Letter: Bryan Howling January 19, 2018
I have noted with some puzzlement and incredulity at the recent campaign “Love West Norfolk”. I would point out that there is more to West Norfolk than just having a slogan.
I have a great affinity with West Norfolk and always have trying to work towards keeping those charms that we have and also always trying to improve on how we can keep what we have. But change all around I see. At present I see too much taking place which in no way I would say there is a love shown for West Norfolk.
Having now seen all the glitterati assembled in the local press with their slogan cards I have yet to see their real love for West Norfolk. For I see a headlong race towards expansion in every direction leading I’m afraid to a West Norfolk that I might not wish to love. West Norfolk is mainly rural and as such is one of the reasons why I, and I’m sure many others may feel that affinity because of its rurality. However the surge towards more and more urbanisation is gaining pace and West Norfolk could also become very a similar mediocrity to that which exists over ever increasing portions of our country. There is a lack of that affinity I feel which creates a love of one’s place in life in the urban environment. So the message is if you do Love West Norfolk show that love in your actions, particularly those who hold office and are in positions of power to radically alter our environment. Think carefully before taking actions that may reduce many people’s will to Love West Norfolk.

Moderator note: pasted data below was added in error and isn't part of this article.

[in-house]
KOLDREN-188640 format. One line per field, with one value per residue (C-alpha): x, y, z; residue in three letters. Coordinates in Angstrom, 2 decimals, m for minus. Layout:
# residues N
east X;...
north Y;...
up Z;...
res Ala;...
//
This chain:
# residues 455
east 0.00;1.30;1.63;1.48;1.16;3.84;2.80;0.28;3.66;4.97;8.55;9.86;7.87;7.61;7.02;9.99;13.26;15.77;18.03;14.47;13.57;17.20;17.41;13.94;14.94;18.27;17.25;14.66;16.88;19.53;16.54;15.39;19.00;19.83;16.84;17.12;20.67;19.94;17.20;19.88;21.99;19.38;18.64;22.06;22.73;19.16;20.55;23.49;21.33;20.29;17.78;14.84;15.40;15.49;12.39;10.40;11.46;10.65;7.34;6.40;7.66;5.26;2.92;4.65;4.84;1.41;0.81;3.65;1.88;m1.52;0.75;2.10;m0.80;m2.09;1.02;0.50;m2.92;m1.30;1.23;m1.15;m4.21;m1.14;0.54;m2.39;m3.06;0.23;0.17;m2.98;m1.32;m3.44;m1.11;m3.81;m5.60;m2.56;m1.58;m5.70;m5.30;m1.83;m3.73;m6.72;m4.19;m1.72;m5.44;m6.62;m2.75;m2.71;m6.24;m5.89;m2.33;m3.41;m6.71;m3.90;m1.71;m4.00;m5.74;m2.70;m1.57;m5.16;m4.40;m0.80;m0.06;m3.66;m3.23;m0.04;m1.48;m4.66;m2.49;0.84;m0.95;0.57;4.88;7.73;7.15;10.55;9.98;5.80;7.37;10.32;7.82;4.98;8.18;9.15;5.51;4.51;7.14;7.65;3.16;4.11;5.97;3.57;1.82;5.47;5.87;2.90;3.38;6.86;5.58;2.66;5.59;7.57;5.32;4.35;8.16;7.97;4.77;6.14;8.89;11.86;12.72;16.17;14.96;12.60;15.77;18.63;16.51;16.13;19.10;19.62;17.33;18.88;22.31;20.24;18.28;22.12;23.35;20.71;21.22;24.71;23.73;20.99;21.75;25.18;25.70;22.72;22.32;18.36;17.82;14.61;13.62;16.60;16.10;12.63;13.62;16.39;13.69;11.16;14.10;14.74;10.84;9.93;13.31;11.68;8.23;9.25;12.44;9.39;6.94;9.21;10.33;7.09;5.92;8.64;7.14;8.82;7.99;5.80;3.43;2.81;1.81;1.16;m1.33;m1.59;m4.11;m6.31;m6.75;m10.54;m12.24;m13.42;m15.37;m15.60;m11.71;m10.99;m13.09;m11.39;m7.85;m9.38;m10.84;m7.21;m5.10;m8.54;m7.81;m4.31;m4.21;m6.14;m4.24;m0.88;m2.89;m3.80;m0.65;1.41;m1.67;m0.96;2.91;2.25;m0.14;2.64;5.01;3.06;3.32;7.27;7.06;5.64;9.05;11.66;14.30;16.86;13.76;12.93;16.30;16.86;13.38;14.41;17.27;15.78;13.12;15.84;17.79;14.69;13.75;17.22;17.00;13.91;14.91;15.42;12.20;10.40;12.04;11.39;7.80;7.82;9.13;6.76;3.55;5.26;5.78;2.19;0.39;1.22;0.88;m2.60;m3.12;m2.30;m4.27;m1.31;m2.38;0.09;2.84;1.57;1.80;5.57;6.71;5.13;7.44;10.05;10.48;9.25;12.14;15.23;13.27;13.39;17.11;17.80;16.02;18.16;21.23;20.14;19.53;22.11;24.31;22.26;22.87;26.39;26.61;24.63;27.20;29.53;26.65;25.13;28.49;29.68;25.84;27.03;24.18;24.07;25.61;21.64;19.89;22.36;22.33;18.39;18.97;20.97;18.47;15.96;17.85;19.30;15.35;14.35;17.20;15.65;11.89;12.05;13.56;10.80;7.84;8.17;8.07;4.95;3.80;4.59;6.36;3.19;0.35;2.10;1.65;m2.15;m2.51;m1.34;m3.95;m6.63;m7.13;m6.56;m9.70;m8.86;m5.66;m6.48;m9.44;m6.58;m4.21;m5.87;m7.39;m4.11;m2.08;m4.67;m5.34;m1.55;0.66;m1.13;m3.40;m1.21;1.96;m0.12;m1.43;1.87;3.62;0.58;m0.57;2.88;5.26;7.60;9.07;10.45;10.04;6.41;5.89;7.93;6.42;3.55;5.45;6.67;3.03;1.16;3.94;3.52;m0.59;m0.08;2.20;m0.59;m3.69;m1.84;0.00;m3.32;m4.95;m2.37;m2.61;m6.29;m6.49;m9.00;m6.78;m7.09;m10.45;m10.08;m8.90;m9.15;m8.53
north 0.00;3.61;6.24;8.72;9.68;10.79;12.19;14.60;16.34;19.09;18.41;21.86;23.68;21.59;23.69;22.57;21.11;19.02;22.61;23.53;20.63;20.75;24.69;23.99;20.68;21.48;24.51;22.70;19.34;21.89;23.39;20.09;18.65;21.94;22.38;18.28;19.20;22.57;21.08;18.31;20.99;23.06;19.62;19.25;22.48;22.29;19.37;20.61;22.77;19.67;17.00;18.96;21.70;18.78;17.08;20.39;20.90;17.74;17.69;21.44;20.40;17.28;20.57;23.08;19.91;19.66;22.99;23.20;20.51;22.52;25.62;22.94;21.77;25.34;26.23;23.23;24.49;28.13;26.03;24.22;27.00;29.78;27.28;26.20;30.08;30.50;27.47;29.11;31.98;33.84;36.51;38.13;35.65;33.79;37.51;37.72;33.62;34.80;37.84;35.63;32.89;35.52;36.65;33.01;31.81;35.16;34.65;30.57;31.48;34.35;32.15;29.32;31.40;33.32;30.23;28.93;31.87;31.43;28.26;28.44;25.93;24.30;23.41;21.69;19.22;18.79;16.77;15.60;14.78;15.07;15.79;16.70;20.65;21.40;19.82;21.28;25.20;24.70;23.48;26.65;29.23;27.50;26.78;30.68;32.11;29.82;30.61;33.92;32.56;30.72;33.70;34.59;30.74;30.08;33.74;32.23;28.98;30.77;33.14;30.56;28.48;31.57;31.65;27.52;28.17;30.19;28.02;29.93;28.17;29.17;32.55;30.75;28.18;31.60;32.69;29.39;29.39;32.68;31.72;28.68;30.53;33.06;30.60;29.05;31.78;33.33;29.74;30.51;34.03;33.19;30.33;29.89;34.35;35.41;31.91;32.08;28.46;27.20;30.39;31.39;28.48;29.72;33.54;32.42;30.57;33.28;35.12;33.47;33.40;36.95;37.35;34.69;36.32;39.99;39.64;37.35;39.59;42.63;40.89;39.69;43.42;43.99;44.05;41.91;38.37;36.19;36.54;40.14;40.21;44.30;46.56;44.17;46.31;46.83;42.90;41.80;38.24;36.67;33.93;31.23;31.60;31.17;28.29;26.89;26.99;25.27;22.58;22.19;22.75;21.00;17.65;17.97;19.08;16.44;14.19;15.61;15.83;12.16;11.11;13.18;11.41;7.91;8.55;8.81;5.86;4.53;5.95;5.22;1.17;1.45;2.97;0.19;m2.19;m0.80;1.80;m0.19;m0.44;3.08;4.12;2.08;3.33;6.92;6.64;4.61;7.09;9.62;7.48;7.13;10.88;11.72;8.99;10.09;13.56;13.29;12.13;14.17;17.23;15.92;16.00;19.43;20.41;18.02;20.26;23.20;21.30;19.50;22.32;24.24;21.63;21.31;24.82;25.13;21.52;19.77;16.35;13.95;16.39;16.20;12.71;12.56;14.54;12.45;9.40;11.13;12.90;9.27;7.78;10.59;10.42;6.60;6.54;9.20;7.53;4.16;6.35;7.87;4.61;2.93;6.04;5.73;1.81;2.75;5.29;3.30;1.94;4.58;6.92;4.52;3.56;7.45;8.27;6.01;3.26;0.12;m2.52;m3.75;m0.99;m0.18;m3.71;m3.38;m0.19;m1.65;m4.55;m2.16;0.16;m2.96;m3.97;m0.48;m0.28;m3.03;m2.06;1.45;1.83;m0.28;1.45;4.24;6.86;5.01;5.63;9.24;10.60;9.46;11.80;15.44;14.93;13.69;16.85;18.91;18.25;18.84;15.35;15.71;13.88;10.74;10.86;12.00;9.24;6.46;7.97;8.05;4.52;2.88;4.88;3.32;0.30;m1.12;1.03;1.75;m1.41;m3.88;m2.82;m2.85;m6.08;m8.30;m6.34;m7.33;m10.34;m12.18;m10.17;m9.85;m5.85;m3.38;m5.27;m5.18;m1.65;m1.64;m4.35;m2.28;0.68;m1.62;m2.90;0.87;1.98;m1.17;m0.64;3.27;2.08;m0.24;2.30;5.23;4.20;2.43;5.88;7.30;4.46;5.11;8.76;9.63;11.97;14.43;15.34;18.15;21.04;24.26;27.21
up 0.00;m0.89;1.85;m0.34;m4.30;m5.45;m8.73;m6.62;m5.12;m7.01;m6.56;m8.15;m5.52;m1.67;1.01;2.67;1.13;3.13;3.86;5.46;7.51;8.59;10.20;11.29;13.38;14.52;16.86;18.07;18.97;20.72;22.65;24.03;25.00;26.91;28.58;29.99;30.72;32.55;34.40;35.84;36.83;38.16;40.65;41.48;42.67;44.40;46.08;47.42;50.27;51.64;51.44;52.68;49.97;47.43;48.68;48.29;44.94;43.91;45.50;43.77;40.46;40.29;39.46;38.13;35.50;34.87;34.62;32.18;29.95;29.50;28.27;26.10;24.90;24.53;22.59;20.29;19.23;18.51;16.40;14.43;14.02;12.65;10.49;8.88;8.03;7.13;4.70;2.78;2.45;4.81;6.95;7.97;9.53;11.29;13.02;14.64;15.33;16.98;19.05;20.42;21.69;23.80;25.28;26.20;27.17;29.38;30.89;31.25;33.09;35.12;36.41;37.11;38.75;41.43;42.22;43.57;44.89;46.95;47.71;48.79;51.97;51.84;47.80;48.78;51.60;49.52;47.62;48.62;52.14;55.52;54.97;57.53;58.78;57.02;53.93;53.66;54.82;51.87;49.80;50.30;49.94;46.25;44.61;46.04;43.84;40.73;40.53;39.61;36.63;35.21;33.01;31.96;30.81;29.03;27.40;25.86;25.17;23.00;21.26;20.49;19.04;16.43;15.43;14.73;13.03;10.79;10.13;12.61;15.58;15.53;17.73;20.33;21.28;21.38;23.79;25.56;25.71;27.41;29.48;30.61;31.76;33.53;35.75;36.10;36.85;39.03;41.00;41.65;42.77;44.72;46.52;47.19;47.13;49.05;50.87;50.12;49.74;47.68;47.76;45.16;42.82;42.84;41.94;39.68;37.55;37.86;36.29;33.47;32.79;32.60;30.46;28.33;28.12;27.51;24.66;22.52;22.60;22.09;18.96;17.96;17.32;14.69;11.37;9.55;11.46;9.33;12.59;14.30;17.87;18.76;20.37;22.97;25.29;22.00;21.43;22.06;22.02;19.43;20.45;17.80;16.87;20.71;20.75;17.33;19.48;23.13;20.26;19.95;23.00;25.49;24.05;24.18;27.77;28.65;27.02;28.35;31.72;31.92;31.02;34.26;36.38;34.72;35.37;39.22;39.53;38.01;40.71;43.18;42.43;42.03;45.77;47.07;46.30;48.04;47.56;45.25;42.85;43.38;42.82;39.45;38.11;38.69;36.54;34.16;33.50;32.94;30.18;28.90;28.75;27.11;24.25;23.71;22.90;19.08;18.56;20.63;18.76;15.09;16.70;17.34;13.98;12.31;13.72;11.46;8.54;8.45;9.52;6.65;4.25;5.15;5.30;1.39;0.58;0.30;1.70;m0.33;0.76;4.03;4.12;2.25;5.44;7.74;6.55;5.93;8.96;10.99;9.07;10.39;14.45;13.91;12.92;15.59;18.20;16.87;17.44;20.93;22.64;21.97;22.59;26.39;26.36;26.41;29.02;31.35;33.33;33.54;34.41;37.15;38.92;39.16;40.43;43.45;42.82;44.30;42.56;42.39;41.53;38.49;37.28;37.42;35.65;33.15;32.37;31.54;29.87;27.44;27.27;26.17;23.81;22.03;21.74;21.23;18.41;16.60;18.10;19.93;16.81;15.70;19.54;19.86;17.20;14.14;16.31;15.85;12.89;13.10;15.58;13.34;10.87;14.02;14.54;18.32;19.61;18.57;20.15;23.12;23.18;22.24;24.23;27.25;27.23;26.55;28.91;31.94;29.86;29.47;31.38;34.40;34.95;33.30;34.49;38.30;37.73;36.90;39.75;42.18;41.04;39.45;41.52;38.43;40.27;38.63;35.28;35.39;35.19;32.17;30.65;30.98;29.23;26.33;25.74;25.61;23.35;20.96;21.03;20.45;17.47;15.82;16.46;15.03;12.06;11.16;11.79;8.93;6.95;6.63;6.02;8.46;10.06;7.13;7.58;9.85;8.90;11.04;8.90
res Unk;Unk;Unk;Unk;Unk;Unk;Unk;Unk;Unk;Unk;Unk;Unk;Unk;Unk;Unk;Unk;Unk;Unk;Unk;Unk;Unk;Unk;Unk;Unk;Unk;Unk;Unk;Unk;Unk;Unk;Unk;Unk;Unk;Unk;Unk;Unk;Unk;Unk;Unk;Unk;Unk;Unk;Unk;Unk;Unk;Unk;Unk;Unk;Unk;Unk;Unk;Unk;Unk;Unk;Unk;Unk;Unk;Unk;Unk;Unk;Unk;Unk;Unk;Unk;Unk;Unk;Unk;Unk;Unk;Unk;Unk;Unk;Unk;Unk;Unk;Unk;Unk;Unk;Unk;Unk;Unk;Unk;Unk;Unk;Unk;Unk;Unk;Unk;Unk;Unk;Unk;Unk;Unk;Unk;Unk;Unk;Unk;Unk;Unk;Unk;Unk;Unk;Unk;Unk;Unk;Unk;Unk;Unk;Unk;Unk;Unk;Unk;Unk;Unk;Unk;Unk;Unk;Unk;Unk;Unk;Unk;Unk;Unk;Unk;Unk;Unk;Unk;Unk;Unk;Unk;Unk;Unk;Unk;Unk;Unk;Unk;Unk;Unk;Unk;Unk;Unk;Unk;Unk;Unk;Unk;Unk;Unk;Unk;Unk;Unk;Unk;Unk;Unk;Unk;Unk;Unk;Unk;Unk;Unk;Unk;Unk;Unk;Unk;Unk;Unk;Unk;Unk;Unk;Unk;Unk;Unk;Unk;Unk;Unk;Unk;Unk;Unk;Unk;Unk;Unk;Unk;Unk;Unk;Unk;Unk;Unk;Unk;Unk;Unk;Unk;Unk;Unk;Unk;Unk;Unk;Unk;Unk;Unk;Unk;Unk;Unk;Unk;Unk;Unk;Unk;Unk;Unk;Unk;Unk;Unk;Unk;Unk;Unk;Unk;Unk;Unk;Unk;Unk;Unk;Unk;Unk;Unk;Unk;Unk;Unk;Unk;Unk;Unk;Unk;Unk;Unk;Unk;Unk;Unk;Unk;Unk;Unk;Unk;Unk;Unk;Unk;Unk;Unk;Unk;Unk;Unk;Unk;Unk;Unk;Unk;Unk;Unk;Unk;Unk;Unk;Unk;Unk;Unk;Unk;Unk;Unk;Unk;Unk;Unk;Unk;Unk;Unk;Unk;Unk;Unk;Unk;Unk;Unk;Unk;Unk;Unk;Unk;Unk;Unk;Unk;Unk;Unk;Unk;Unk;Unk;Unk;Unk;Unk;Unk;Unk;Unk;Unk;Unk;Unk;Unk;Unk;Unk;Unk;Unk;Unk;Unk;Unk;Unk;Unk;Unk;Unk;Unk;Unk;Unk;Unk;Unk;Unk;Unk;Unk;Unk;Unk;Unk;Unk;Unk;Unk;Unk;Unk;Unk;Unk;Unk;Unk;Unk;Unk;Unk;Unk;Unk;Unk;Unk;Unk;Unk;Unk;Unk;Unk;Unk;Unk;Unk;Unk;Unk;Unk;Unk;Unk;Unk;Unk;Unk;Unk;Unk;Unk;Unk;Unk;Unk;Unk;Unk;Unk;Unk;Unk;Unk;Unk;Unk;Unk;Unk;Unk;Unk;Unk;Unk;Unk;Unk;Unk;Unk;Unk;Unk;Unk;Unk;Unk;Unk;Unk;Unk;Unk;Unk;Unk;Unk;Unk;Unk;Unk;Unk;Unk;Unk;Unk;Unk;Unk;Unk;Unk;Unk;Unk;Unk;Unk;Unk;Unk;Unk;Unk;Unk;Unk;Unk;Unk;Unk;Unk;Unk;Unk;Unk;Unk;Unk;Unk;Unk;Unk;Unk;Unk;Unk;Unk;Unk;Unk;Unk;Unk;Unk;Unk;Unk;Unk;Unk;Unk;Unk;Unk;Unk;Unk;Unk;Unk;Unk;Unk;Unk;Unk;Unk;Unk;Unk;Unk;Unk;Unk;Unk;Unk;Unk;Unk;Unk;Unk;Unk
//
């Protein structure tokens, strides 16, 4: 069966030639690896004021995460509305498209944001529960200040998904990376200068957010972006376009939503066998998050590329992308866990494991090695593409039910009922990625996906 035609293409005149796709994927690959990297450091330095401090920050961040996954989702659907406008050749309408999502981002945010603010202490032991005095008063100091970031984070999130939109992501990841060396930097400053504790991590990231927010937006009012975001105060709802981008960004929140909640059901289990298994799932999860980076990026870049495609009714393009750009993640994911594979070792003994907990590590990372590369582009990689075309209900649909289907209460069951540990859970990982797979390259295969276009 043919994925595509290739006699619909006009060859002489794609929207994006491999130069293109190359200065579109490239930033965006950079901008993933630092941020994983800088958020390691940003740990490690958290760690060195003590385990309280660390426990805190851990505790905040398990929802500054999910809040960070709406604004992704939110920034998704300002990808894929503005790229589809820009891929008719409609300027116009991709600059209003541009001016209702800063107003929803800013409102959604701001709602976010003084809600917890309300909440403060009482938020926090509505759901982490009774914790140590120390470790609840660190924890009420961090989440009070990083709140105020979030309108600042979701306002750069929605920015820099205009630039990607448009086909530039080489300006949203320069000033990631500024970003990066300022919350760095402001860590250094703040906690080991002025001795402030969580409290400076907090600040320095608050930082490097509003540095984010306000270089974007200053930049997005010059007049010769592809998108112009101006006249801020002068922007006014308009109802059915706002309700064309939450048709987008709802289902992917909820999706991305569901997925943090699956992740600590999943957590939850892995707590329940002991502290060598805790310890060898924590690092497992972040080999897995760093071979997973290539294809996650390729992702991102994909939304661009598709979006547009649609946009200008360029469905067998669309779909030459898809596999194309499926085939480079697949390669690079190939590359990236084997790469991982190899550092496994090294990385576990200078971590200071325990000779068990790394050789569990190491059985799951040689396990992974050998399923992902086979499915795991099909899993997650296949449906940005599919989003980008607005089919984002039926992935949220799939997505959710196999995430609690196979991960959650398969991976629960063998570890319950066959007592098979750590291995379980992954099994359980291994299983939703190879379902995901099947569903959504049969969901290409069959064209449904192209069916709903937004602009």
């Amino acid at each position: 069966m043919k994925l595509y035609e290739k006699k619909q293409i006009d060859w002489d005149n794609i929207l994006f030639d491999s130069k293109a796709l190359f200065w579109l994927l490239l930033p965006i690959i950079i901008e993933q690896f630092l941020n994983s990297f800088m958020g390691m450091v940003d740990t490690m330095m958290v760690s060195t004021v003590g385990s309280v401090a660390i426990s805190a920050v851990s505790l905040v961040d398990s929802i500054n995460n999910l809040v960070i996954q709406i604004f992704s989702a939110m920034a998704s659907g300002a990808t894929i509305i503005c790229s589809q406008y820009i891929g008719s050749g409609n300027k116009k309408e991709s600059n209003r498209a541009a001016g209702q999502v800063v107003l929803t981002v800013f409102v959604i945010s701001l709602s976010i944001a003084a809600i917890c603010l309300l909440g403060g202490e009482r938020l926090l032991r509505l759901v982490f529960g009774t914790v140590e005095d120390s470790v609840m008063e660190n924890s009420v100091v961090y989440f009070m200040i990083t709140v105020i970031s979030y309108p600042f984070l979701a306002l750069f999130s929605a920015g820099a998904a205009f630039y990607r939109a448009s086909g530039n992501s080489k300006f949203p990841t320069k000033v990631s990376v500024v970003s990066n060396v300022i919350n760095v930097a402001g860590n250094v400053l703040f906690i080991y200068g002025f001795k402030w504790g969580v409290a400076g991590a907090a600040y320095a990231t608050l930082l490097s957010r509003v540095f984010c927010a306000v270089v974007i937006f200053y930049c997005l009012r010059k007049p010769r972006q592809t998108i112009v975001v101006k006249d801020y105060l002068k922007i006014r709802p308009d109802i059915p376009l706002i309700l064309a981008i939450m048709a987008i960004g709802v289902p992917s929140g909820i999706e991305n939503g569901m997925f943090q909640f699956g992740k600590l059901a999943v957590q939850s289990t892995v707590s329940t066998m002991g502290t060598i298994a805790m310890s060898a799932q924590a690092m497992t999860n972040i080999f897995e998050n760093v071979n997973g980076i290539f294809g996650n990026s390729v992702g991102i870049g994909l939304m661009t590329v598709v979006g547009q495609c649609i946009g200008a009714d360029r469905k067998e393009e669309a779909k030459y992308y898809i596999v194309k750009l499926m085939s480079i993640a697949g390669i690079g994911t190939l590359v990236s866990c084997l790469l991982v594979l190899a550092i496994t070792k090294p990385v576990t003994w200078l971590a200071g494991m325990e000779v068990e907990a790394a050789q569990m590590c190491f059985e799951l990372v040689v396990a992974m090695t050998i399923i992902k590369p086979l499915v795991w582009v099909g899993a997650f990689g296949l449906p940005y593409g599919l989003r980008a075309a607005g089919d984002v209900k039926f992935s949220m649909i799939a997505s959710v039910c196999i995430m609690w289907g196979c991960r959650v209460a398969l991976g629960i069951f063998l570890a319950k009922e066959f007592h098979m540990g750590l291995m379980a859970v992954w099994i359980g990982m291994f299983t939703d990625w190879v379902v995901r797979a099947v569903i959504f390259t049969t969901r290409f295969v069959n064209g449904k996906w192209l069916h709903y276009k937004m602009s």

I look back to West Norfolk of the war time years and the suffering and depredation we had to live through and the tremendous efforts made in those post war years to rebuild and bring some normality back to the country. It saddens me to see priorities abandoned, or new ones set that have forgotten where we came from and where we are. One must expect some development and change. There are too many fields in our village that are now beneath concrete that I have worked on in my lifetime. Just recently another of those fields I worked on has been given planning permission. The fields I speak of were all of high grade agricultural soil now lost forever for the production of food. That was the West Norfolk that I have a great affinity with which has not been afforded the love it justly should have received.
I have devoted much of my life to improving agricultural output and using our land to provide food from our rich soils. Now I find a whole race of politicians dedicated to covering our fine productive land with dwellings that we have no idea who will be living in them, or where they will find work. That is not building a West Norfolk that we can love nor indeed one that we might want to cherish.